Run regedit and browse to HKEY_LOCAL_MACHINE\SYSTEM\CurrentControlSet\Control\FileSystem. Select NtfsDisable8dot3NameCreation and change the value to 1.
Another huge nuisance in Windows. There’s just nothing quite like leaving a file open overnight, then returning to your PC in the morning to find that Microsoft has helpfully restarted your machine for you, shoving all your work into digital limbo and leaving an evil calling card: “This update required an automatic restart.” It’s possible to stop auto-reboots, but it’ll take a registry hack.
Run regedit and browse to HKEY_LOCAL_MACHINE\SOFTWARE\Polices\Microsoft\Windows. Create a new key under Windows and call it WindowsUpdate. Now create another new key under WindowsUpdate called AU. With AU selected, in the right-hand pane right-click and create a New DWORD. Call it NoAutoRebootWithLoggedOnUsers. Double-click the DWORD and give it a value of 1. Reboot, and Windows’s death grip over your system will be ended.
One of Windows’s little eccentricities is that when you install a new application it places it in the All Programs list at the bottom, not in alphabetic order where it belongs. You can manually reorder the list by right-clicking on one of its entries and clicking Sort by Name, but you’ll need a complicated registry hack to automate things every time you install an app.
Run regedit and browse to HKEY_CURRENT_USER\Software\Microsoft\Windows\CurrentVersion\Explorer. Right-click the MenuOrder key (in the left-hand pane) and select Permissions. Click Advanced. Deselect “Include inheritable permissions...” (Vista) or “Include from parent the permission...” (XP). Click Copy at the Security pop-up. Click OK. Now, back in the Permissions view, select your user name and deselect “Allow” next to Full Control in the Permissions pane at the bottom of the window. Repeat this step for any groups you are part of (Administrators, etc.). Reboot. Now when you install apps, they’ll be alphabetized automatically. Whew!
You’ll find an option within Vista’s msconfig utility that cryptically lets you set the “Number of processors” used during boot. By default it is turned off (with the drop-down set to 1). We tried upping the setting to 2 on a dual-core system and, guess what, no change in boot time whatsoever. Turns out this is just a debug setting for coders who want to test how programs load on single-core machines without having to physically go to a less-sophisticated PC. It can be completely ignored. By default Windows uses all your cores.
Superfetch is an update of the XP Prefetcher, designed to more intelligently load applications into RAM based on frequency of use. With Superfetch on, your PC should theoretically get faster over time, particularly when loading frequently used apps. You won’t see improvement in general performance, like rendering Photoshop files, but Superfetch does tend to make apps load 10 to 20 percent more quickly, depending on their size.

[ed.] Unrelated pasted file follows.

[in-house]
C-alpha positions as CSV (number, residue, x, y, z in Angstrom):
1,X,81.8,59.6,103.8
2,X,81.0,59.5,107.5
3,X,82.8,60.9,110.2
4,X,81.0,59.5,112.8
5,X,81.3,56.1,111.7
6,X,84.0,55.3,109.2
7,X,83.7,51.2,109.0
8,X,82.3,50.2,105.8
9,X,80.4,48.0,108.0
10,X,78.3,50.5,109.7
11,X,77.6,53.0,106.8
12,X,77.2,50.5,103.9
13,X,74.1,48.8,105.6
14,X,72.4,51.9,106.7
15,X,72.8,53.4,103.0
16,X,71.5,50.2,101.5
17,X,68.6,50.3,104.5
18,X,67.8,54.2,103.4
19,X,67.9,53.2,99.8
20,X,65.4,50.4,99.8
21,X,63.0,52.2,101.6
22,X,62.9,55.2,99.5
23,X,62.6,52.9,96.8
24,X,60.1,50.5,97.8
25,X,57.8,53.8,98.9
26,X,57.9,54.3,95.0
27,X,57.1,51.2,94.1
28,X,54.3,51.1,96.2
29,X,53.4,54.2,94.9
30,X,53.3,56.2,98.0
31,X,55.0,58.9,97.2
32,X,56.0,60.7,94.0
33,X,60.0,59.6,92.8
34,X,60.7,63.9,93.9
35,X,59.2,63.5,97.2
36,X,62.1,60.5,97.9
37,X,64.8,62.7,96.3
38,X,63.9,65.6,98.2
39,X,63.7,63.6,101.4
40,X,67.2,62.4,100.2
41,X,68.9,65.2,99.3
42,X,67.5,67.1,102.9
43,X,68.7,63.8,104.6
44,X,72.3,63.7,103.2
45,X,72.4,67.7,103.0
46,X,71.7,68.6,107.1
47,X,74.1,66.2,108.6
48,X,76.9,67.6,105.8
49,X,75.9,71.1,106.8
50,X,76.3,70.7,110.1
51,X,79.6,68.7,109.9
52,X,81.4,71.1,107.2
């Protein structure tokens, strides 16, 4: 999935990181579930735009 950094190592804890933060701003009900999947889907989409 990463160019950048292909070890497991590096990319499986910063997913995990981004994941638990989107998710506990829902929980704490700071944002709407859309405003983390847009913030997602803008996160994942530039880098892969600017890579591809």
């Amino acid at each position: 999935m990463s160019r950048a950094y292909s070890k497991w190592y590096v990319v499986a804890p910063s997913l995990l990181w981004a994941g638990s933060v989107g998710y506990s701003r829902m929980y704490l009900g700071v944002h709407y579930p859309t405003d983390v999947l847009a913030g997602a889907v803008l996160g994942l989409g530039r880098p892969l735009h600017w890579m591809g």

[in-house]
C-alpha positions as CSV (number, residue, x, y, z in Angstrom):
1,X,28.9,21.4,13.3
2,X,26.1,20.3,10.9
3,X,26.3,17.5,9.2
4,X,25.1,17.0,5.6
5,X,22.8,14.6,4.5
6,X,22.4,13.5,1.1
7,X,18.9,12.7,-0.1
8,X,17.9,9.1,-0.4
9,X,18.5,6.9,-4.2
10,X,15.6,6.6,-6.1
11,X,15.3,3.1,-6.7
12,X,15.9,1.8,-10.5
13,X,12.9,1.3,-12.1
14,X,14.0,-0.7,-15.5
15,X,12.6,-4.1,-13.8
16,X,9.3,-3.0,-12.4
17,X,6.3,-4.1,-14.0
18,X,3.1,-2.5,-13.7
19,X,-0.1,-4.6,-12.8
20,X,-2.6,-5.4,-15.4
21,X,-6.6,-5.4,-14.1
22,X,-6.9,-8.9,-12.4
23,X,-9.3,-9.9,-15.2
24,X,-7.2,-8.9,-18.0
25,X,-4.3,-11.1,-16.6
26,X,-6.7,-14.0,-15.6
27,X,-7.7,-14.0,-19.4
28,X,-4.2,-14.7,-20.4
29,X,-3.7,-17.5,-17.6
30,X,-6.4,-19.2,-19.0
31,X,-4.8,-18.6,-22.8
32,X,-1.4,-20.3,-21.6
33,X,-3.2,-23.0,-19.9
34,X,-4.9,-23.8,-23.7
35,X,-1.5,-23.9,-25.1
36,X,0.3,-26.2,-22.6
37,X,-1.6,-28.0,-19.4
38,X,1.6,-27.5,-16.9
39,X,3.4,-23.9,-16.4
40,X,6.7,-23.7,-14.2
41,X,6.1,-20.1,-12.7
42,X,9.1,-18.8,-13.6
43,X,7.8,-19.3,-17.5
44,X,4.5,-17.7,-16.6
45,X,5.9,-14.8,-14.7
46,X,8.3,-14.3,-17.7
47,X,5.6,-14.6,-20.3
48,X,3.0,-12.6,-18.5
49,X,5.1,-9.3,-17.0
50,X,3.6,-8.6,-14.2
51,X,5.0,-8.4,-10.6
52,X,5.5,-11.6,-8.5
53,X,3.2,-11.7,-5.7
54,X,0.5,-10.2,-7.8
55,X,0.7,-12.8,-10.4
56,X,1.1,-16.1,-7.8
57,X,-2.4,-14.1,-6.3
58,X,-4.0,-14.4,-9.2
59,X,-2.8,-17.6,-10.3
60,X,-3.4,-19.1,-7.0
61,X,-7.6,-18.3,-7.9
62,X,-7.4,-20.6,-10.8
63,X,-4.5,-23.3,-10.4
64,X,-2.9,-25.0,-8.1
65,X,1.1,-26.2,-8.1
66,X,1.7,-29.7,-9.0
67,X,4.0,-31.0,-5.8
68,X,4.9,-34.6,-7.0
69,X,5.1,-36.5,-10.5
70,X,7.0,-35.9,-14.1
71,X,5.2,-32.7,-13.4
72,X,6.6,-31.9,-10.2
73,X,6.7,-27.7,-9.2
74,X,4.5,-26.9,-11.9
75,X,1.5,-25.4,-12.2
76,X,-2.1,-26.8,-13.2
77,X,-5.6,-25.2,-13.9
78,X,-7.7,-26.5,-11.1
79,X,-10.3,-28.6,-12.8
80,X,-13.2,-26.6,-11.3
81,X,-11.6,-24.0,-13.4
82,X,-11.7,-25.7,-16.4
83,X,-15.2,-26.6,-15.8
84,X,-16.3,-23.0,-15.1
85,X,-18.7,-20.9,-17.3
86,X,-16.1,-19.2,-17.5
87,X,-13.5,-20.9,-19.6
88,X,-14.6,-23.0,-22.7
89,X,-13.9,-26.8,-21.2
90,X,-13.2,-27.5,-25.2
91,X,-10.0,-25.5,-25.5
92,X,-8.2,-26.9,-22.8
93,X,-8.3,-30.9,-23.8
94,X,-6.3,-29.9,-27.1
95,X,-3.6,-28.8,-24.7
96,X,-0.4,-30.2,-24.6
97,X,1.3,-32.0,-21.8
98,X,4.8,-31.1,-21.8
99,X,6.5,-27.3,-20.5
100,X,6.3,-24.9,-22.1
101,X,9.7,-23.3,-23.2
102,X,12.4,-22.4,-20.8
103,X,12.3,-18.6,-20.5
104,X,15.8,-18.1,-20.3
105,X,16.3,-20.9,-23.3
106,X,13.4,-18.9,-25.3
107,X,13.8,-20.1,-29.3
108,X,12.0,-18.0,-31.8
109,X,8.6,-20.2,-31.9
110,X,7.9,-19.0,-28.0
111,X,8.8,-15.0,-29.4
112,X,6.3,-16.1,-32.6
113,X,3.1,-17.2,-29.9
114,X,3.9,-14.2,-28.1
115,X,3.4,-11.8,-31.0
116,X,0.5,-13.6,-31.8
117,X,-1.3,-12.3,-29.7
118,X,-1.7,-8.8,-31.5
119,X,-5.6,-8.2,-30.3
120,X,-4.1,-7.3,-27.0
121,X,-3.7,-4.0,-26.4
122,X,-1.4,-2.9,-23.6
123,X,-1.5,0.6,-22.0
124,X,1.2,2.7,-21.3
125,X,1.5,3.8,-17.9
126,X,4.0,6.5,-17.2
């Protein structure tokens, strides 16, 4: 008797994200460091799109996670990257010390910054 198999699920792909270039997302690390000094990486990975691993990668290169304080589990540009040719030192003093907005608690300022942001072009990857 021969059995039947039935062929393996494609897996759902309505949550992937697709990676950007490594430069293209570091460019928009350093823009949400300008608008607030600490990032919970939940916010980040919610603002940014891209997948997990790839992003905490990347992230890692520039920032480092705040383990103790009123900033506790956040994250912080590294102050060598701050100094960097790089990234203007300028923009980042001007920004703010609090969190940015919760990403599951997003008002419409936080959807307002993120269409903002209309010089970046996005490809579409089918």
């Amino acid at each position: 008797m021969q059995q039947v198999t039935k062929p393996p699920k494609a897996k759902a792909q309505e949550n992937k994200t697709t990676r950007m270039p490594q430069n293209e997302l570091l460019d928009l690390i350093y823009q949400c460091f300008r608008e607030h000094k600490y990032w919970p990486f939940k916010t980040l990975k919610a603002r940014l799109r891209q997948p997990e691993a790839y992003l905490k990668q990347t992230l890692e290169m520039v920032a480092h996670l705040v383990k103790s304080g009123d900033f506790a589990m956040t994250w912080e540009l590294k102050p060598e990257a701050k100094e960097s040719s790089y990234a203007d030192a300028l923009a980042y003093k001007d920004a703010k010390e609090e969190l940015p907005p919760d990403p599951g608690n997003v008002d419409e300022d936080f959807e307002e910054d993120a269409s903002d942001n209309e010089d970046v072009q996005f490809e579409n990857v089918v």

Superfetch is on by default. To ensure that it’s active, go to the Control Panel, open Administrative Tools, and select Services. Scroll down to Superfetch and ensure that it is set to “Started” and “Automatic.”
This feature is disabled by default in Vista because if your computer loses power before a write is completed, you can lose data. If you’re confident in your UPS’s capabilities, crank it up and you’ll see at least a 10 percent improvement in performance. Remember, write caching is supported only on SATA drives. The options are grayed out for older ATA disks.
In Explorer, right-click the drive you want to speed up and select Properties. Click the Hardware tab, select Properties again. Click the Policies tab. Check both of the boxes beneath “Optimize for performance.”
Yes and no. If you have a reasonably modern system, with even 1GB of RAM or more, you won’t see any performance increase from ReadyBoost, which lets you use removable flash memory to cache disk operations. In fact, with lots of RAM, we saw a slight dip in performance when using ReadyBoost. The picture is different if you’re pathetically RAM-poor: With just 512MB of RAM, app load times and general performance can be modestly improved with ReadyBoost... but why not spring for some real DIMMs instead of this half-baked setup? You shouldn’t be running Vista at all with so little RAM, nor should you be reading this magazine. 2GB of name-brand RAM will cost you less than 50 bucks; pricier than a 2GB thumb drive but oh so worth it.
If you really want to run ReadyBoost, the easiest way to turn it on is to insert your thumb drive and allow AutoPlay to run. Select “Speed up my system” from the menu. If you have AutoPlay disabled, right-click the thumb drive in the Computer view, select Properties, and choose the ReadyBoost tab. Dial ReadyBoost up to the maximum supported level of 4GB.
Editor's note: This story was originally published in November 2008.